Internet-based attacks are becoming increasingly sophisticated and specialized as profit-driven criminals continue to hone their approach to stealing data from businesses, employees and consumers. Security threats are propagating more rapidly, becoming increasingly difficult to detect, and are exploiting technological and human vulnerabilities.

Every year, Cisco releases a security report. Highlights from 2008 include:

•  Insider threats. Negligent or disgruntled employees can threaten corporate security. The global economic downturn may prompt more security incidents involving employees, making it crucial for IT, HR, and other lines of business to collaborate on mitigating threats.

•  Data loss. Whether through carelessness, breaches by hackers, or from insiders, data loss is a growing problem that can lead to grave financial consequences. Technology, education and clear, well-enforced data security policies can make compliance easier and reduce incidents.

•  Mobility, remote working, and new tools as risk factors. The trend toward remote working and the related use of Web-based tools, mobile devices, virtualization, “cloud computing” and similar technologies to enhance productivity will continue in 2009, challenging security personnel. The edge of the network is expanding rapidly, and the increasing number of devices and applications in use can make the expanding network more susceptible to new threats.

•  Spam. Spam, or unsolicited email, is one of the most pervasive Internet threats, affecting nearly every Internet user and organization in the world. Spam accounts for nearly 200 billion messages each day, approximately 90 percent of worldwide e-mail; and the United States is the biggest source at 17.2 percent.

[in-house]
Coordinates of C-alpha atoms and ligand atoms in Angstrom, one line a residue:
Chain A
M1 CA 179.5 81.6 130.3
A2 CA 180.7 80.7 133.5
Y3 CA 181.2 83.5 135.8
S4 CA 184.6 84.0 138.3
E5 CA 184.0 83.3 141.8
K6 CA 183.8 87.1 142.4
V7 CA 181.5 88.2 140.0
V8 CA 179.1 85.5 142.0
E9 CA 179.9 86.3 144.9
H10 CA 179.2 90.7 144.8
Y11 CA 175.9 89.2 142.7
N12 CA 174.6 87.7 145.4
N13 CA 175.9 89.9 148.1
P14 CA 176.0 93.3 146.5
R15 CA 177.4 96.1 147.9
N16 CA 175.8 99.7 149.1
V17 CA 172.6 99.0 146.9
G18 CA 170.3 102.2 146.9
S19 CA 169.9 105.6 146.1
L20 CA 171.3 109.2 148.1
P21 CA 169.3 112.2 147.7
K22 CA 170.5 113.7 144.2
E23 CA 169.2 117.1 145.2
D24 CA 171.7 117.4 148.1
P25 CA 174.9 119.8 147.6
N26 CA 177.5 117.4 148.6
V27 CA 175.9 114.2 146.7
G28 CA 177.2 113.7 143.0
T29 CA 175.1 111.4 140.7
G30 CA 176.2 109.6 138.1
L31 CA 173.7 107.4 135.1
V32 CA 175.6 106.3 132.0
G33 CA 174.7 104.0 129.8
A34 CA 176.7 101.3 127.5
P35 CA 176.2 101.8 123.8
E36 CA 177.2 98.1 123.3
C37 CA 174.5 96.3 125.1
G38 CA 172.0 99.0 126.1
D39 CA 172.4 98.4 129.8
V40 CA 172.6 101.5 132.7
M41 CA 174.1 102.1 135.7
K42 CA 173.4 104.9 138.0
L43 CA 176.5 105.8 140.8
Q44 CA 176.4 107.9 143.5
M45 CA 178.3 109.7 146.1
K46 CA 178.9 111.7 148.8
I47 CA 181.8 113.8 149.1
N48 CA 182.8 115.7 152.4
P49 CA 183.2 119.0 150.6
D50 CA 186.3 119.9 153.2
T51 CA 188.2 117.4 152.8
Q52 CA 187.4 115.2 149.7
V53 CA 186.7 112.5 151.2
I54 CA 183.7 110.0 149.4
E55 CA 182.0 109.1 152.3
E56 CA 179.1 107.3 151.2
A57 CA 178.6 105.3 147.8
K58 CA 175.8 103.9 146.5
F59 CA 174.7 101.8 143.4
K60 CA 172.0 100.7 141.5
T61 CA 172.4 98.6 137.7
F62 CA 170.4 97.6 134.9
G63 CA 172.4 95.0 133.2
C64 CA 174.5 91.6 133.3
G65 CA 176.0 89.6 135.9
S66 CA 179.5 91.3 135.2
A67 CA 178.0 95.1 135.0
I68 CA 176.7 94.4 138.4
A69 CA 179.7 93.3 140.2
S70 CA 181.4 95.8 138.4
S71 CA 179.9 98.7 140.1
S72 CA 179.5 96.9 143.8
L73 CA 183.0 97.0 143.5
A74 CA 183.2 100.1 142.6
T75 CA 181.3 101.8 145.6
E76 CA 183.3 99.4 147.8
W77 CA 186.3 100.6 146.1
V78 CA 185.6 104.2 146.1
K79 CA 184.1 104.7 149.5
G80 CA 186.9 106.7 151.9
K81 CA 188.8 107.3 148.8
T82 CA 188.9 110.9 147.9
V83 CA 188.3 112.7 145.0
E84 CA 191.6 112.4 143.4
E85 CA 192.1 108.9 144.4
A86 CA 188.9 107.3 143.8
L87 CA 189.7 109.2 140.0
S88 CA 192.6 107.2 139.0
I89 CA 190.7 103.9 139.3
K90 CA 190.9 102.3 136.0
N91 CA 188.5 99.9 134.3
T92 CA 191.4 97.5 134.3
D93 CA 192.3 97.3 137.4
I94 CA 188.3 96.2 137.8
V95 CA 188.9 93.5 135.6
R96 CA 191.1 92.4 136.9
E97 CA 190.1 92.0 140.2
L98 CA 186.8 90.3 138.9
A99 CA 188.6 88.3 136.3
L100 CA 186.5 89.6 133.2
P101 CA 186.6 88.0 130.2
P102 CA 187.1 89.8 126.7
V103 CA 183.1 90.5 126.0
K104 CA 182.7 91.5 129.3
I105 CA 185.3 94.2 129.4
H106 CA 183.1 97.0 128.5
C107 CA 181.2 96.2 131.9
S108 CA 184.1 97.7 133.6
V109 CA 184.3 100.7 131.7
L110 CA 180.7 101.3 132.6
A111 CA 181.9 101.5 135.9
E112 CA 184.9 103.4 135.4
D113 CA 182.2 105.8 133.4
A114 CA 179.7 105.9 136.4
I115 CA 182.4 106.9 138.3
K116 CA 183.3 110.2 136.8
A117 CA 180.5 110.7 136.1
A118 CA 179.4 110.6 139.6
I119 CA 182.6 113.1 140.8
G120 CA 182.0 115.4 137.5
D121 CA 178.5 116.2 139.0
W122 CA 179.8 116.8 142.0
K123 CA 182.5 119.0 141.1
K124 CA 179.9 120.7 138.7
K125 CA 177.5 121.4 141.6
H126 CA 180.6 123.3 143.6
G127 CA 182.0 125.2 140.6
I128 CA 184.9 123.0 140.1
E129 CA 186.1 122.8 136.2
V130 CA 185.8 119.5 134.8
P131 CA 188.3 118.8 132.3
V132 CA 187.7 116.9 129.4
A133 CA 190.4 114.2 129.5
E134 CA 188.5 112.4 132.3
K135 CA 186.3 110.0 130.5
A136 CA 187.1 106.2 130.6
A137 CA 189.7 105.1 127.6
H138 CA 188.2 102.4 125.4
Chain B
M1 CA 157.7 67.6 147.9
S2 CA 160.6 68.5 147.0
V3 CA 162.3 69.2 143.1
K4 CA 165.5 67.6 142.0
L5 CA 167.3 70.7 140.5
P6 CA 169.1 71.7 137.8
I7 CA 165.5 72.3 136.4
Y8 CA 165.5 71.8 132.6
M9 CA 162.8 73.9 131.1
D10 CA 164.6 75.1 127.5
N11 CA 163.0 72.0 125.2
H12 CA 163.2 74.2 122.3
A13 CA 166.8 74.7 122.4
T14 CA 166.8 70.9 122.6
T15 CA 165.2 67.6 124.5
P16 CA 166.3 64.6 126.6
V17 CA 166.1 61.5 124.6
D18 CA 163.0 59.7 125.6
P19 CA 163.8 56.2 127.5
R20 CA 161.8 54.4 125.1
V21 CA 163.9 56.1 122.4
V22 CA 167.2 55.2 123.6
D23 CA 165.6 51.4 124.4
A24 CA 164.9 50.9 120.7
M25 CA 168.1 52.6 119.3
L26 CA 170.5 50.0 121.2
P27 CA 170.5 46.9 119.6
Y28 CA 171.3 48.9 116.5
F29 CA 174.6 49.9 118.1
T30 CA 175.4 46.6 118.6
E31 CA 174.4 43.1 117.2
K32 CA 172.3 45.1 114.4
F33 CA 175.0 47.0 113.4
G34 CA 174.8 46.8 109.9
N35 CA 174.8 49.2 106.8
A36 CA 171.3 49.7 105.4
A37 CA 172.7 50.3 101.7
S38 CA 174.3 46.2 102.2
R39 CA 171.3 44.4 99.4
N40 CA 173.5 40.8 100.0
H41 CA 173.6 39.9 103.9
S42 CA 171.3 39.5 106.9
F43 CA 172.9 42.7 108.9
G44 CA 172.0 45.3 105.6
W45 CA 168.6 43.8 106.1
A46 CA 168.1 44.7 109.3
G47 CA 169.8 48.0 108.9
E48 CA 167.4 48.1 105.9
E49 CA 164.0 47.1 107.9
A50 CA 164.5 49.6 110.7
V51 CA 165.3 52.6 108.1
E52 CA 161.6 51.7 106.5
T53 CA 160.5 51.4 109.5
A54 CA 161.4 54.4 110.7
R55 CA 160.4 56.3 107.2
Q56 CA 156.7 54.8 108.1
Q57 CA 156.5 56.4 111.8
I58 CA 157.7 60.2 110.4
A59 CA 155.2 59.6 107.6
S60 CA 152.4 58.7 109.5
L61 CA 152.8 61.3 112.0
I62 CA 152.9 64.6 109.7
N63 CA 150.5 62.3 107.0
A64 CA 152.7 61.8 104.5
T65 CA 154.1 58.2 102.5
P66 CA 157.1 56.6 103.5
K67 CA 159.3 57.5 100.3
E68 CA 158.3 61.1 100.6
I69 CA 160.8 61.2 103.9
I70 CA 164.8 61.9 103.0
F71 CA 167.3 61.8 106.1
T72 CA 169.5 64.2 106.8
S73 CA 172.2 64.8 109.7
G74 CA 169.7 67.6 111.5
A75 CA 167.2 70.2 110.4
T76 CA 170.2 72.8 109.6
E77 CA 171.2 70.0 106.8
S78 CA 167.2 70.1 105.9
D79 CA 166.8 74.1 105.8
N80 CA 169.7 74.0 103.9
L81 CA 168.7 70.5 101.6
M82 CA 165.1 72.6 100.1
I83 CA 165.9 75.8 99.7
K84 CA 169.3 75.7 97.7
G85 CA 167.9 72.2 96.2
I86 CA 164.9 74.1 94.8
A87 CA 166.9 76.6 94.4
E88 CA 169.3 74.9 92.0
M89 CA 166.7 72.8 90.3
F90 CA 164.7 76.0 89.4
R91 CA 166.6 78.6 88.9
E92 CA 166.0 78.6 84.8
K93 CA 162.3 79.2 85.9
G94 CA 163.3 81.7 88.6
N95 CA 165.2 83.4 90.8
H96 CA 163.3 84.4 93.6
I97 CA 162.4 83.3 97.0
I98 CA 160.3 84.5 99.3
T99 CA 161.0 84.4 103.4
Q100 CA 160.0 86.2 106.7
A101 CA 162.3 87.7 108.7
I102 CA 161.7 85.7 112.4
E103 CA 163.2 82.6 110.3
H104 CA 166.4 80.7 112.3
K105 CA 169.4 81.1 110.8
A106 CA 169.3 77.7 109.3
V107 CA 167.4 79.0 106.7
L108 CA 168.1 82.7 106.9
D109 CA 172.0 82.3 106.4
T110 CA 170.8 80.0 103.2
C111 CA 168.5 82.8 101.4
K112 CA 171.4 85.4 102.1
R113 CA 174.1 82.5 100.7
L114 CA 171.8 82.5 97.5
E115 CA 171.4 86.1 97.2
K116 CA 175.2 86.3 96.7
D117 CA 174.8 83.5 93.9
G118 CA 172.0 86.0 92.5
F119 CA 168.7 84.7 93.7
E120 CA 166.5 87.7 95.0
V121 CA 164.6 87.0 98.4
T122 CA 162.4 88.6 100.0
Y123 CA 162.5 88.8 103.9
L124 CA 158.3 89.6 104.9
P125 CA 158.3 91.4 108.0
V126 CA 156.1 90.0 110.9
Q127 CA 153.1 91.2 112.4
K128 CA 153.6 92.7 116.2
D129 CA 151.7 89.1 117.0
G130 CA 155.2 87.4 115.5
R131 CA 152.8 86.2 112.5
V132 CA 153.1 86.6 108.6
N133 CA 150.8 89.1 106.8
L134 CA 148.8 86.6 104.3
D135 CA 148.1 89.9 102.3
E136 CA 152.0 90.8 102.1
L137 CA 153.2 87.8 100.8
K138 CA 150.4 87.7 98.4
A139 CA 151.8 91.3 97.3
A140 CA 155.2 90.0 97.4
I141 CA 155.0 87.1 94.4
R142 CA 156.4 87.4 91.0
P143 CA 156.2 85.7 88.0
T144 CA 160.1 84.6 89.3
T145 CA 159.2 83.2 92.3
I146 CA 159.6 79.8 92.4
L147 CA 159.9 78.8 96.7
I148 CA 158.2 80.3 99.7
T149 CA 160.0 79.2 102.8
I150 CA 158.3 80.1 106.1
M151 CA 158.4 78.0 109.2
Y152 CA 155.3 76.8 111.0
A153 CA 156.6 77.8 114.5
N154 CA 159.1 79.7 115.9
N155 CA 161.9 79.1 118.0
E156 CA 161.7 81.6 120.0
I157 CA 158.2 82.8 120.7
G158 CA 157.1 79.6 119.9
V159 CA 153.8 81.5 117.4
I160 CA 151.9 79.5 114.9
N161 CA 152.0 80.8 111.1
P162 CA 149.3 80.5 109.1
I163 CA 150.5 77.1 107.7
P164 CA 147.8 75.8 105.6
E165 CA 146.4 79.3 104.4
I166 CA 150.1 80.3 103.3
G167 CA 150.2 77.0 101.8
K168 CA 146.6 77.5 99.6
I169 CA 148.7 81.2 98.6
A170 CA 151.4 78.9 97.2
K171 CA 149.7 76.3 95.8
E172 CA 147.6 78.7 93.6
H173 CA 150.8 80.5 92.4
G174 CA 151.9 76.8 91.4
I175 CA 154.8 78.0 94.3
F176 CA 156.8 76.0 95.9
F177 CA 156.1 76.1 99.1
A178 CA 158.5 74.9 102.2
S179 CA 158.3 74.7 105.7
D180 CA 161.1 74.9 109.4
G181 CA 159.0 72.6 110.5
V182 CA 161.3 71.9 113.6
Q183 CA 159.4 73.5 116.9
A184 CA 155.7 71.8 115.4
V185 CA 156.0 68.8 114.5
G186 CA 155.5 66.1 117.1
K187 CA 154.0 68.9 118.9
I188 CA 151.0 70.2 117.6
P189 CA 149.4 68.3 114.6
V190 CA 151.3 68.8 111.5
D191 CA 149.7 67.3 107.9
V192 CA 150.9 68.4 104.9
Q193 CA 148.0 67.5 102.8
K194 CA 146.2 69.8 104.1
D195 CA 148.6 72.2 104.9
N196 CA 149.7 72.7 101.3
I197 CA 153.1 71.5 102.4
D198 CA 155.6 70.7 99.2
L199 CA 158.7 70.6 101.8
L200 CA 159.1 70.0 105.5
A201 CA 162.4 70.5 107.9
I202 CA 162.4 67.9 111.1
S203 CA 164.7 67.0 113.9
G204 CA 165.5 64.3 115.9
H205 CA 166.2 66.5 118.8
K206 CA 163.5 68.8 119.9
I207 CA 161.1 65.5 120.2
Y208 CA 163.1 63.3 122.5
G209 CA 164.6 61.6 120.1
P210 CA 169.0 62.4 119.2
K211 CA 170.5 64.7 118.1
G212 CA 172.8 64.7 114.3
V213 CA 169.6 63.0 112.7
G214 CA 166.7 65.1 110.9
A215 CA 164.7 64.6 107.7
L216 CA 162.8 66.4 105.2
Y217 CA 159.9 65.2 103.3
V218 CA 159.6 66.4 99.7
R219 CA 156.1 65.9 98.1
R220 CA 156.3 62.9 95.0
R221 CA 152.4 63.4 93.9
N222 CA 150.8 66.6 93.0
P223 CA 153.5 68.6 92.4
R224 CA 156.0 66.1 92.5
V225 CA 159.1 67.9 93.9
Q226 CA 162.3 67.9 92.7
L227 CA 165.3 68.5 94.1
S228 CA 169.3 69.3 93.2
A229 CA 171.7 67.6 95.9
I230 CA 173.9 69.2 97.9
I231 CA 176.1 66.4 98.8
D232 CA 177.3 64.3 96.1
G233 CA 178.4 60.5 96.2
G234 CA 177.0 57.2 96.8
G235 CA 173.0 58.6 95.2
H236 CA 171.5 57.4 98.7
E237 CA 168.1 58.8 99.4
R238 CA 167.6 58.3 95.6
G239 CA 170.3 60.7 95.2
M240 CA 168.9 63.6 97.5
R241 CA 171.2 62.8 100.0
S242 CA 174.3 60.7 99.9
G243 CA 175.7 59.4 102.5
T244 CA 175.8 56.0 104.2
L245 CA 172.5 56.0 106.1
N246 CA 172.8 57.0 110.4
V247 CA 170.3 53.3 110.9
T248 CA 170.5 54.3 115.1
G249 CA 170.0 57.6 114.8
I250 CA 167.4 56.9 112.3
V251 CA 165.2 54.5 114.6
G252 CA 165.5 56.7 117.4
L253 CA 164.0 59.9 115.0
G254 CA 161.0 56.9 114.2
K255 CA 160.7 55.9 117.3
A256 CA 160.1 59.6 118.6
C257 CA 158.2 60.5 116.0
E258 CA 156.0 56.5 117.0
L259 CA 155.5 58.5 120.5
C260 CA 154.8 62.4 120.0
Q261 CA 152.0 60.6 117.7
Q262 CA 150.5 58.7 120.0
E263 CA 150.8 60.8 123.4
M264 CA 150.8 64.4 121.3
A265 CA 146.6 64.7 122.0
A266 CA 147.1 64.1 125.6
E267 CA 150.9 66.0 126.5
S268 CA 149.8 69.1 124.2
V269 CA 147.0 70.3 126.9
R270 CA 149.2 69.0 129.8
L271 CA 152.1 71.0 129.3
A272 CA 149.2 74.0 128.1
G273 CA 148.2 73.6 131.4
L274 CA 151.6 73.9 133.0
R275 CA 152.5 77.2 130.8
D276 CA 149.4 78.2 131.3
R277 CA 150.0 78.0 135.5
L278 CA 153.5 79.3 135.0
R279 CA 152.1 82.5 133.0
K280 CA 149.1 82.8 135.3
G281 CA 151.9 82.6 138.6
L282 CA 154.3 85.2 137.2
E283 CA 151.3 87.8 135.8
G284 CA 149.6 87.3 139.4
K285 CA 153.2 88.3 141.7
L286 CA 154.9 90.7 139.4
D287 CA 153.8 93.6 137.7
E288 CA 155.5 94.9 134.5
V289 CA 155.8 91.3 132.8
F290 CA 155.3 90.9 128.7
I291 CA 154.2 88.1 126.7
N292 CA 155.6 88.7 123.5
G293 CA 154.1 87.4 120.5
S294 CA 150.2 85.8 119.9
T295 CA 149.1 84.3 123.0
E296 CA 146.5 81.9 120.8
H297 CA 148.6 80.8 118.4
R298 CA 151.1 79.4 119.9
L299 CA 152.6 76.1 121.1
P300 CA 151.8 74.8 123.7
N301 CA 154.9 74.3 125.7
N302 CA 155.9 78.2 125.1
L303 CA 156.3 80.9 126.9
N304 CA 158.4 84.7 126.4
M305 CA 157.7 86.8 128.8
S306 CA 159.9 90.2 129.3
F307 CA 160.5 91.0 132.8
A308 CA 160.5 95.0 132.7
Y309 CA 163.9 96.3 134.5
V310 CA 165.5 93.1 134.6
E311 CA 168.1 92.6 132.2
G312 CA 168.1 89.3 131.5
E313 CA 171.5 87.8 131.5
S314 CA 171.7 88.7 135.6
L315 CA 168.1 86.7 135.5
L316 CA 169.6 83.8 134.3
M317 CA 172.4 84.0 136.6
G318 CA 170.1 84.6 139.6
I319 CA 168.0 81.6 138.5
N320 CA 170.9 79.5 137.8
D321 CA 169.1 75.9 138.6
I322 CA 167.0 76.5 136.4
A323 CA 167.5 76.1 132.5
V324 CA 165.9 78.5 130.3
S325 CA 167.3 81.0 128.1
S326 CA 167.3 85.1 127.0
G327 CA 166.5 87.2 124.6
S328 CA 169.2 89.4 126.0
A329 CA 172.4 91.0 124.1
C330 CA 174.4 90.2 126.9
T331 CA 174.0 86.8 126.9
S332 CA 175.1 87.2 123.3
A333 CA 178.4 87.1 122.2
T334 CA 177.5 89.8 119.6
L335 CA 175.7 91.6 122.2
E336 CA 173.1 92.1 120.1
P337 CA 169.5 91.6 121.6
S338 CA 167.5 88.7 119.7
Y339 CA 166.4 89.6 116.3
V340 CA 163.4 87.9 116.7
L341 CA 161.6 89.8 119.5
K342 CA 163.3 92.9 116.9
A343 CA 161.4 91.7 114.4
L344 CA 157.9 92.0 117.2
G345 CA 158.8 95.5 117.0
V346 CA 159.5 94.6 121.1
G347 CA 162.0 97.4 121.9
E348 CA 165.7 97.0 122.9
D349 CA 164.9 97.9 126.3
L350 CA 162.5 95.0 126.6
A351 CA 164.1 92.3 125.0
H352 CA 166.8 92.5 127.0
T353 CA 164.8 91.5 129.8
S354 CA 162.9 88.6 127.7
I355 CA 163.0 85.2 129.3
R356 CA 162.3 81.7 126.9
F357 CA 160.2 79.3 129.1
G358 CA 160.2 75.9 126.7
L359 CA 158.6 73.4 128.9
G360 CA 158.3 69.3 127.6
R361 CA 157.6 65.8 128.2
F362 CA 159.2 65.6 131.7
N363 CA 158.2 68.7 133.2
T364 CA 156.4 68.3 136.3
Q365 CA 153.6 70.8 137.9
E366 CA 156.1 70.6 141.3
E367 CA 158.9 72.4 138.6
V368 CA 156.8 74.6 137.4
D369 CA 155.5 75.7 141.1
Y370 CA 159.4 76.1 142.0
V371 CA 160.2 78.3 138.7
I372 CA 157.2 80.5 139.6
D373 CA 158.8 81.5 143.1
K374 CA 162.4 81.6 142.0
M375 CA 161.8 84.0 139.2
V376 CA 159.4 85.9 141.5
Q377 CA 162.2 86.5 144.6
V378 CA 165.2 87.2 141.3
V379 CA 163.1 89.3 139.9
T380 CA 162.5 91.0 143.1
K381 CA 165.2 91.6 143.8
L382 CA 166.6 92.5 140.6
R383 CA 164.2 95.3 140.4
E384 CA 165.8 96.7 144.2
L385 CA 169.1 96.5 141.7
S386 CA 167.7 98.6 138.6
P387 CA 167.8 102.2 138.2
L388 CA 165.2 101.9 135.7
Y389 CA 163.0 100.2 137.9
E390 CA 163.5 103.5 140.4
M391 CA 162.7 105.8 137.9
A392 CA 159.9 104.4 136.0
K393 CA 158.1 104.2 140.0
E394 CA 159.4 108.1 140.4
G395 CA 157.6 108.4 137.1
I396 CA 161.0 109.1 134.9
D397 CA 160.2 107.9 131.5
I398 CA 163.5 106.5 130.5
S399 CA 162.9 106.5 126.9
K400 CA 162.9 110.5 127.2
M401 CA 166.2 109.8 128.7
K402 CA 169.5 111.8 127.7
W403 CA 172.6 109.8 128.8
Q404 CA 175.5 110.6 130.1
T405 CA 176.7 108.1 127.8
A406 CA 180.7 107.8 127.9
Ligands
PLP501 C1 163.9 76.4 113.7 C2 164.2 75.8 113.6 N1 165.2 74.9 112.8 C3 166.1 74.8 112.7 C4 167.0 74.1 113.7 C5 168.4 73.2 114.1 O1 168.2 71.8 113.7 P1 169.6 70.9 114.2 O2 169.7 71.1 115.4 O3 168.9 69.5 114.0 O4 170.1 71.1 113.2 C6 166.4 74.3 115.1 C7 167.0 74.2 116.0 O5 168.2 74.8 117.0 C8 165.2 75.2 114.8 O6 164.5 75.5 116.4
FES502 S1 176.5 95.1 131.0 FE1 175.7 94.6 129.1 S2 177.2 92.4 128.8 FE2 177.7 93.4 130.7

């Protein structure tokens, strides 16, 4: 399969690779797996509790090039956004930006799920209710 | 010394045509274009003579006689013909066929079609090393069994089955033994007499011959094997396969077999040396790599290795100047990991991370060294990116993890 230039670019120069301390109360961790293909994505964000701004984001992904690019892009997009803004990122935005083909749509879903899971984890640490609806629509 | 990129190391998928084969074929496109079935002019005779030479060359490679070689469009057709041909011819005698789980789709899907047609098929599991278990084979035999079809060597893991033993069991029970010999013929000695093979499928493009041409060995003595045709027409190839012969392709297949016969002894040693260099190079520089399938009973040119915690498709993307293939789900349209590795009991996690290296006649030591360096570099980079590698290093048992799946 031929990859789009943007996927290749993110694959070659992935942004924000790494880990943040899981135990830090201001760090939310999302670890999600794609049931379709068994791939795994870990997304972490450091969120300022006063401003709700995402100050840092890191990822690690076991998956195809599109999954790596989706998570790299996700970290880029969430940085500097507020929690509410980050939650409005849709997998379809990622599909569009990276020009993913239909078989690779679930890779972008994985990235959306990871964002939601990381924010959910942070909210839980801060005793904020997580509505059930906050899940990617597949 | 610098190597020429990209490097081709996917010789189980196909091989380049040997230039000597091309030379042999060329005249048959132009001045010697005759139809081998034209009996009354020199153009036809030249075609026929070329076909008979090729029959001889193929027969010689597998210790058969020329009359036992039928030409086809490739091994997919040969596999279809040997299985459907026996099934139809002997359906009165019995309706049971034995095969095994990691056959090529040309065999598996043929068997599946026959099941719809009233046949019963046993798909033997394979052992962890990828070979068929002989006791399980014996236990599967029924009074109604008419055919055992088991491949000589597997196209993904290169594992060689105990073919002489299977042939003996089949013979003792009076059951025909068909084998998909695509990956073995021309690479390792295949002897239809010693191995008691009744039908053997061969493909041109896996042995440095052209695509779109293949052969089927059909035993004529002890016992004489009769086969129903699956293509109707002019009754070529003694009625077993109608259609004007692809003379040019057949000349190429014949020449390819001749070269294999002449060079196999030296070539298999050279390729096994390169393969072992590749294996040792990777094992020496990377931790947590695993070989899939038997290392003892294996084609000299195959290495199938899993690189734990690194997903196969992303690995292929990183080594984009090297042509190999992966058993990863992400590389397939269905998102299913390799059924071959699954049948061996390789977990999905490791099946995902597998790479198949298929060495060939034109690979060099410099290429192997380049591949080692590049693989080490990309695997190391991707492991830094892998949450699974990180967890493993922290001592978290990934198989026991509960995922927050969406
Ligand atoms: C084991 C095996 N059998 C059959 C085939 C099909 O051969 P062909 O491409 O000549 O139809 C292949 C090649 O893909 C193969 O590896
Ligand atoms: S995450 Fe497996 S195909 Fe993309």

Phishing. While targeted spear-phishing represents about 1 percent of all phishing attacks, it is expected to become more prevalent as criminals personalize spam and make messages appear more credible.

•  Botnets. Botnets allow someone to gain control over computers and networks and make them hubs for malware distribution. Legitimate websites are infected with Iframes or malicious code injected by botnets to gain personal information, and they redirect visitors to malware-downloading sites that appear trustworthy.

•  Social engineering. The use of social engineering to entice victims to open a file or click links continues to grow. In 2009, social engineering techniques will increase in number, vectors and sophistication.

•  Reputation hijacking. More online criminals are using real e-mail accounts with large, legitimate web mail providers to send spam. This “reputation hijacking” offers increased deliverability because it makes spam harder to detect and block. In 2008, spam resulting from e-mail reputation hijacking of the top three web mail providers accounted for less than 1 percent of all spam worldwide but constituted 7.6 percent of the provider’s mail traffic.

To protect your networks against attack, it’s important to look at all the basic elements of your security policies and technologies. You can lower your risk of data loss by fine-tuning access controls and patching known vulnerabilities to eliminate the ability for criminals to exploit holes in infrastructures. It’s also important to upgrade applications, endpoint systems and networking equipment to help ensure that your systems run smoothly and minimize risk.